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October 25, 2008

Resetting a classic

boheme-mainart2.jpgI just finished banging out an overnight review of a local production of "La Boheme" -- regional opera is alive and well, thank you very much, and Fresno Grand Opera after 10 years is putting out some good stuff -- and while the singing and staging were first-rate, I'm not sure if the directorial concept worked. (And when I say overnight review, I really do mean overnight -- I posted at 1:18 am to my blog, just one more example of how the 24-hour-news-cycle is further blurring the lines between work and leisure, um, sleep time.) Instead of setting the opera in 1830s Paris, as is traditionally called for, the director opted to push things forward a hundred years to a time of "Hollywood glamour."

Such tinkering with the setting of a well-known work is common, of course. We've all seen Shakespeare staged in a Wild West saloon, say, or read about a Verdi opera translated to a post-apocalyptic future. My all-time favorite pitch for resetting a show comes in the Alan Mencken sci-fi musical "Weird Romance" when one of the characters -- an actress -- explains her next project:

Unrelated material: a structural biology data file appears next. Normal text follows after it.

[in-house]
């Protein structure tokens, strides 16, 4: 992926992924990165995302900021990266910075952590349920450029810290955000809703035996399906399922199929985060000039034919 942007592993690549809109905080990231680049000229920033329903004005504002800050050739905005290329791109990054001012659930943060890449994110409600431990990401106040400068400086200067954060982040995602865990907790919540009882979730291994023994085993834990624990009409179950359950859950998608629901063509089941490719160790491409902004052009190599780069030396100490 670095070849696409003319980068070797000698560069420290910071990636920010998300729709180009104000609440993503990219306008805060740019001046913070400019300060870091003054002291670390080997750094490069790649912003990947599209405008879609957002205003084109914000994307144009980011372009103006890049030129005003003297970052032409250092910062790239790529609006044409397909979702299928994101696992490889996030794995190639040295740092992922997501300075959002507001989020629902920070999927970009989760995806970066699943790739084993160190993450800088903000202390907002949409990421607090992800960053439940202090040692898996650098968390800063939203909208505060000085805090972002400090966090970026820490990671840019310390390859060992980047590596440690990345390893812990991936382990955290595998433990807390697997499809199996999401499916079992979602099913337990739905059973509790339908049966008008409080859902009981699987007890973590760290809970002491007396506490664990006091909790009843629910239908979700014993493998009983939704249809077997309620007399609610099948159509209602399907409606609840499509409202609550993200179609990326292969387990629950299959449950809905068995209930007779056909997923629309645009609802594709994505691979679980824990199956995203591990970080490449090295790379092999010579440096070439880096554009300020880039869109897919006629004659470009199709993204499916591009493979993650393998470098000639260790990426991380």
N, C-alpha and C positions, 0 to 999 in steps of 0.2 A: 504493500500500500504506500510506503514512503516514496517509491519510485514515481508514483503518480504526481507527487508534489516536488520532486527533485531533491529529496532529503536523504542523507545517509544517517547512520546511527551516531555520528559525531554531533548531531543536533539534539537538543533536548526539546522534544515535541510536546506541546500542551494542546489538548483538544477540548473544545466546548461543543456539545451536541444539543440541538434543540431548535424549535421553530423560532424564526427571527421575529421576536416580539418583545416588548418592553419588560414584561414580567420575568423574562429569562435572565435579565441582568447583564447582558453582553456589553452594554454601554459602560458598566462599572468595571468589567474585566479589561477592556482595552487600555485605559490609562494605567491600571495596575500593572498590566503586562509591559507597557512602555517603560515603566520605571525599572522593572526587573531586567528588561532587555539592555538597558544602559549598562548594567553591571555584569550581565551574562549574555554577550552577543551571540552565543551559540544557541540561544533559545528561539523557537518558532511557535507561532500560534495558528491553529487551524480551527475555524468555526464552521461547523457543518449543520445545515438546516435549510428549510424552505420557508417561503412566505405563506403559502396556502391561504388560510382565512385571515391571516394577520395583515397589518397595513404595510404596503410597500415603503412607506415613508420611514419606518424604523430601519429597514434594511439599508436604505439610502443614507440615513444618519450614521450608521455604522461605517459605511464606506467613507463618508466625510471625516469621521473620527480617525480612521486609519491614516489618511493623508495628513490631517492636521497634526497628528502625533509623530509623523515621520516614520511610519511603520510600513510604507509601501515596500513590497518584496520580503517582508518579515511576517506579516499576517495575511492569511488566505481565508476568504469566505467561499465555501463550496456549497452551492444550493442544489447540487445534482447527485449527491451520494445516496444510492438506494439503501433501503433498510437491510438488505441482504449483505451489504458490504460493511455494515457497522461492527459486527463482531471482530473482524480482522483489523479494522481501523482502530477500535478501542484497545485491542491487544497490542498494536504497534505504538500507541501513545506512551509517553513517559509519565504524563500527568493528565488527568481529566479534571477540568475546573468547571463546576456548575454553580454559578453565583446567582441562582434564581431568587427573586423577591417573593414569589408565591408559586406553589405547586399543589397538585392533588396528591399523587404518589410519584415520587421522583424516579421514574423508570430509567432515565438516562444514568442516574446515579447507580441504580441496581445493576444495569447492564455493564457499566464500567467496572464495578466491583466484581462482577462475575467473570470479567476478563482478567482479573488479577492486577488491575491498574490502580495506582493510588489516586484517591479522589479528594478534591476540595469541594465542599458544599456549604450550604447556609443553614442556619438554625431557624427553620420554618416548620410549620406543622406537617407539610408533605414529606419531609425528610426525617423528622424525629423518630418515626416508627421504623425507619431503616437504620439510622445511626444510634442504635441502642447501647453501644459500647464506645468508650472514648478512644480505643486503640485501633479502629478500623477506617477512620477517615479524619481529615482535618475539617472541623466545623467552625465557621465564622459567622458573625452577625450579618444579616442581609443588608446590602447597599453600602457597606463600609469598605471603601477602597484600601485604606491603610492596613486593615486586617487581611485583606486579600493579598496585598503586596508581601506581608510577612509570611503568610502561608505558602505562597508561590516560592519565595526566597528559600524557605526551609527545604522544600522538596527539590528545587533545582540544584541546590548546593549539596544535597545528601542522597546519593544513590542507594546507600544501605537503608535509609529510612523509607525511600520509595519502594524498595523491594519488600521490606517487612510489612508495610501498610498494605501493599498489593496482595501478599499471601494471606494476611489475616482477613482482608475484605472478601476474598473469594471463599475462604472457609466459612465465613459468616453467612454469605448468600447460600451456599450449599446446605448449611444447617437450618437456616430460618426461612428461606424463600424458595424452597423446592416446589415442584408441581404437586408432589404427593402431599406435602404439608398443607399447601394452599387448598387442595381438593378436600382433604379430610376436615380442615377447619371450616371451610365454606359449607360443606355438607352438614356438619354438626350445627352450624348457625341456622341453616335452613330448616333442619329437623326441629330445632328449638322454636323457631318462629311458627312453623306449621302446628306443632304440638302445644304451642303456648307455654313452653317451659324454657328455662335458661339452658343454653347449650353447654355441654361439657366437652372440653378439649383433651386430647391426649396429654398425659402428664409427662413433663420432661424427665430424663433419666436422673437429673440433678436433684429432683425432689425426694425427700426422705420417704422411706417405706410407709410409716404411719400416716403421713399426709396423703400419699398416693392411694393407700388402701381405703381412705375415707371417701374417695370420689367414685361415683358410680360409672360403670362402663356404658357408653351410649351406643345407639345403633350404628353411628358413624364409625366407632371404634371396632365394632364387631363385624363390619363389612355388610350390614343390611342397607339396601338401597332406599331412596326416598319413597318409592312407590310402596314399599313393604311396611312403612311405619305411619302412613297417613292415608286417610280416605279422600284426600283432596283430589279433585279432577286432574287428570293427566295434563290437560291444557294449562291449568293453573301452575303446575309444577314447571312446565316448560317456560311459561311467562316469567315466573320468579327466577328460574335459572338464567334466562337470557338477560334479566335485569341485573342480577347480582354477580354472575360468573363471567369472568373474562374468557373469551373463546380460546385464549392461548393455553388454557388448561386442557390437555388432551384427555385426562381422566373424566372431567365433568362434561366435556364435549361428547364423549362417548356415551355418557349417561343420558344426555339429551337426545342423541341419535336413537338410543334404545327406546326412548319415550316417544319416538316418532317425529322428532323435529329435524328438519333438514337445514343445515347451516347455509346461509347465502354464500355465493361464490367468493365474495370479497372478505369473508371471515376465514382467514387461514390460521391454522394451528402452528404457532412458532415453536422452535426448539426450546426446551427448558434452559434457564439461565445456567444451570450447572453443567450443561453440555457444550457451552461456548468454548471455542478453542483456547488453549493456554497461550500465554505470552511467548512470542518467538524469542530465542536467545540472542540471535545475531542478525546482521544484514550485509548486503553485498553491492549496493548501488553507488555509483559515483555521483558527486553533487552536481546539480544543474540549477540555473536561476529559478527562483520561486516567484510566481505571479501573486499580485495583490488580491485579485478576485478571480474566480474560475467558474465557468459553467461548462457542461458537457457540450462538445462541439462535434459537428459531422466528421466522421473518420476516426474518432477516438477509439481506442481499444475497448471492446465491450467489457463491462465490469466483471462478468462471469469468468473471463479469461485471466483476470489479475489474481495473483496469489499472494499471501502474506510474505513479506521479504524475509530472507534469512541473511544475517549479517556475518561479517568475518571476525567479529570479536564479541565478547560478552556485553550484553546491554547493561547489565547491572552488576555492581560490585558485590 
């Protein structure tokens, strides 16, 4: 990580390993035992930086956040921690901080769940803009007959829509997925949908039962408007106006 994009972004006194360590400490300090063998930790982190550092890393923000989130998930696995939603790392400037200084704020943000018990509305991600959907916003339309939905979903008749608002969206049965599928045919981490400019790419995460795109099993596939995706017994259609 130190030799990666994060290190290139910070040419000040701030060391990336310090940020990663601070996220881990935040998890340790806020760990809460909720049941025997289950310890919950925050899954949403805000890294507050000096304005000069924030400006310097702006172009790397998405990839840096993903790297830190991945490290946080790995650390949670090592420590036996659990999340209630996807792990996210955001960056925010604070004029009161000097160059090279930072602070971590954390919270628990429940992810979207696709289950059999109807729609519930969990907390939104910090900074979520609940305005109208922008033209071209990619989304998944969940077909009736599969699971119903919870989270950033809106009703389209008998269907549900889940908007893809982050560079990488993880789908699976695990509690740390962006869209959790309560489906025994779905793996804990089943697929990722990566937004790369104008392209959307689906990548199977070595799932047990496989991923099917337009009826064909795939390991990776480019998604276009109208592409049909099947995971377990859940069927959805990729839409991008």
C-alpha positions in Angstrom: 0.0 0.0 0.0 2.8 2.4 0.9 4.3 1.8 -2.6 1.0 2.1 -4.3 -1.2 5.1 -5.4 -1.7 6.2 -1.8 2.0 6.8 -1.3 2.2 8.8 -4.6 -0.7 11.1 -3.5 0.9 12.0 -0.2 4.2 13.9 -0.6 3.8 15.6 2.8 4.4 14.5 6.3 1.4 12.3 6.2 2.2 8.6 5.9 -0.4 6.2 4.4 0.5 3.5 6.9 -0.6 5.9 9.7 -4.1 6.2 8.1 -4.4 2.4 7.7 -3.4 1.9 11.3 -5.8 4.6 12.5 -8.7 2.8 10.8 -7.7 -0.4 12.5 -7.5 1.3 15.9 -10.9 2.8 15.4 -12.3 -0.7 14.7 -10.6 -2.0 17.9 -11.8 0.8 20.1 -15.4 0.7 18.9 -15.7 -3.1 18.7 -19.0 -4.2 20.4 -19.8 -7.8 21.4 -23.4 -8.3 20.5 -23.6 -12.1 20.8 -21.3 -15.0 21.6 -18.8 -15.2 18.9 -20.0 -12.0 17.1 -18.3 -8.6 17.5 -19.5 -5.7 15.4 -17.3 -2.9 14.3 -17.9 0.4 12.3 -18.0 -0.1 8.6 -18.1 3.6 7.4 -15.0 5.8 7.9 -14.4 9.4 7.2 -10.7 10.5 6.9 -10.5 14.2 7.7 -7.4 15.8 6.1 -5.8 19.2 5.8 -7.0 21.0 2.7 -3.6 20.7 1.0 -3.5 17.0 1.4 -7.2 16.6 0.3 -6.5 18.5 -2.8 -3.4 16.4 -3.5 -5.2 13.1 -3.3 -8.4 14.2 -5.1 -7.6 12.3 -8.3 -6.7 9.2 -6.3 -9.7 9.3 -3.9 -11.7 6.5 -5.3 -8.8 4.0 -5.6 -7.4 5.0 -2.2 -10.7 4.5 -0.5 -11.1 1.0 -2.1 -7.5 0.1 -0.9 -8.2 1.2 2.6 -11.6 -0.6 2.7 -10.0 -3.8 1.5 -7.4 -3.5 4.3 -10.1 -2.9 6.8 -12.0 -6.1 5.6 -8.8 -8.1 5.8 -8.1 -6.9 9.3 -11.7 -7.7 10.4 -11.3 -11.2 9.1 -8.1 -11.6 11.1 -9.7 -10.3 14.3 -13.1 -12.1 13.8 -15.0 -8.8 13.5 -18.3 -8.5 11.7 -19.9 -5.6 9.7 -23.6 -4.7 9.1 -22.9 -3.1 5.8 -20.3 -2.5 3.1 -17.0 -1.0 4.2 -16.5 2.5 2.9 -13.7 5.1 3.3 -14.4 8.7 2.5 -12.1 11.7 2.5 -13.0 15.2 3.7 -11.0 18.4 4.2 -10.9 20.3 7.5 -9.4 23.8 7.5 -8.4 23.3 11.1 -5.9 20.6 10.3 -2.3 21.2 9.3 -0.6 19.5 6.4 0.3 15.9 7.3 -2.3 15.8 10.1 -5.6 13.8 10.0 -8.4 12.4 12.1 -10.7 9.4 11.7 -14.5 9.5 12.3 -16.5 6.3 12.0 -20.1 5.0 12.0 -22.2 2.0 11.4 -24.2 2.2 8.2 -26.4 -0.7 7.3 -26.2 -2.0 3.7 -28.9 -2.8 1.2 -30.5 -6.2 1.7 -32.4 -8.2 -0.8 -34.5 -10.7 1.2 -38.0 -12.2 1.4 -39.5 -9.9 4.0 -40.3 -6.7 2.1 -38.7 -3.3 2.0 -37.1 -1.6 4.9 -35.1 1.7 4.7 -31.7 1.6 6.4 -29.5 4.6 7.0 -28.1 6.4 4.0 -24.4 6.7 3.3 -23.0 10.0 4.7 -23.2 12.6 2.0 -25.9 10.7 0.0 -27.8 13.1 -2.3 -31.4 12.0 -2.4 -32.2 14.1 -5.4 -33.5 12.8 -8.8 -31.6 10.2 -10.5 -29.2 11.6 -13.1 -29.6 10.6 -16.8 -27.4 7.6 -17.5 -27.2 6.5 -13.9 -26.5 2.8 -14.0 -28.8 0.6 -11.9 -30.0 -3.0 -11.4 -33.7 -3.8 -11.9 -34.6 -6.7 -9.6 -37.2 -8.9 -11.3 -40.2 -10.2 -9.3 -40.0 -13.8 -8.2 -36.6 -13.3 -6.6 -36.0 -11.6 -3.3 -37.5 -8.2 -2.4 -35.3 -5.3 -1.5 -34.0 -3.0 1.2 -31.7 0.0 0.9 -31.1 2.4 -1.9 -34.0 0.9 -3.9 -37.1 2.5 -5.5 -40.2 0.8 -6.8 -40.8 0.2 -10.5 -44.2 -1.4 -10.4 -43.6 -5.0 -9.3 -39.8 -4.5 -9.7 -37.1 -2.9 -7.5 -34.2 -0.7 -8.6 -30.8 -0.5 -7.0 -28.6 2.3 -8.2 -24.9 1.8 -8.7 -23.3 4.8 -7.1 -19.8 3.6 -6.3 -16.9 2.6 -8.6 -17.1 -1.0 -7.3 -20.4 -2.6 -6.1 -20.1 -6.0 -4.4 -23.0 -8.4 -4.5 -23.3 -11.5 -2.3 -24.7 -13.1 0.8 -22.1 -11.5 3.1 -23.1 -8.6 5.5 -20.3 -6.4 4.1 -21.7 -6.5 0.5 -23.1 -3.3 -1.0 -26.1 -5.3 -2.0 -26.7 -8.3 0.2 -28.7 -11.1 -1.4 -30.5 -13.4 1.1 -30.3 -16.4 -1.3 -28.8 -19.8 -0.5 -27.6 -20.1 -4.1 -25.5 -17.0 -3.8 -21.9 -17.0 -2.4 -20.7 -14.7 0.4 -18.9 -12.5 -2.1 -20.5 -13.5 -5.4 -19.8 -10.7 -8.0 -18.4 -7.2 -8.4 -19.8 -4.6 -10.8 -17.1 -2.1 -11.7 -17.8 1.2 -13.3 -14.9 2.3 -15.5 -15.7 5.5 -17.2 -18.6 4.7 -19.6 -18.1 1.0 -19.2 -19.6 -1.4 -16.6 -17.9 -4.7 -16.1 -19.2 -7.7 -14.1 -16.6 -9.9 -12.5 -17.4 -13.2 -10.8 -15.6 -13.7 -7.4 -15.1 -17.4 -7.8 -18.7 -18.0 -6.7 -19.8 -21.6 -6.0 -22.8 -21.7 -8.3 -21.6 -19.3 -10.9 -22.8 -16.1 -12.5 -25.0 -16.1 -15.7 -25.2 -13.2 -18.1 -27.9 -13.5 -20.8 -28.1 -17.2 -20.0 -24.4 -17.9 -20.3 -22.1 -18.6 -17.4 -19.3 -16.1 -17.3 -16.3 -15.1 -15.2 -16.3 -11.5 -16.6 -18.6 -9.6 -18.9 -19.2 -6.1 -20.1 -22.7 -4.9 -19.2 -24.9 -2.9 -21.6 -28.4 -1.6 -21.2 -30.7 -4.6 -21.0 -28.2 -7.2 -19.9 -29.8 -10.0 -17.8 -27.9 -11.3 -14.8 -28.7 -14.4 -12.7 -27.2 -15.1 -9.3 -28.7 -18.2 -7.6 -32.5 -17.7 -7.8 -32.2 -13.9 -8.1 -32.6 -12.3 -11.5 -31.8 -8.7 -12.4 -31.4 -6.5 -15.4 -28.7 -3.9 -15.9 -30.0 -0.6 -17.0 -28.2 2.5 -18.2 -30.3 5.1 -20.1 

A contemporary version of "Our Town," set on Jupiter's third moon. I play Emily, but instead of coming back from the dead I've been assimilated by an alien mass-mind, and I have to decide whether to take one last look at everyone I ever loved ... or eat them.

The Fresno "La Boheme" doesn't come close to taking such liberties, of course. The 1930s glamour angle is mostly covered through the costumes. I liked the razzle-dazzle -- Musetta, looking like a ramped up Jean Harlow, strutted around in a shimmering white floor-length gown and impossibly long white feather boa -- but didn't feel the concept meant much more in the long run than a chance to show off some great clothes.

All this got me to thinking: What makes a successful resetting of a classic play or opera? Is it really possible to use the exact same libretto or script but completely change the era? What is it, critically speaking, that makes some such reimaginings work and others fall flat? Do any examples stand out in your mind?

I'm wondering if any critics out there have thoughts they can share.


October 25, 2008 2:13 AM | | Comments (0)

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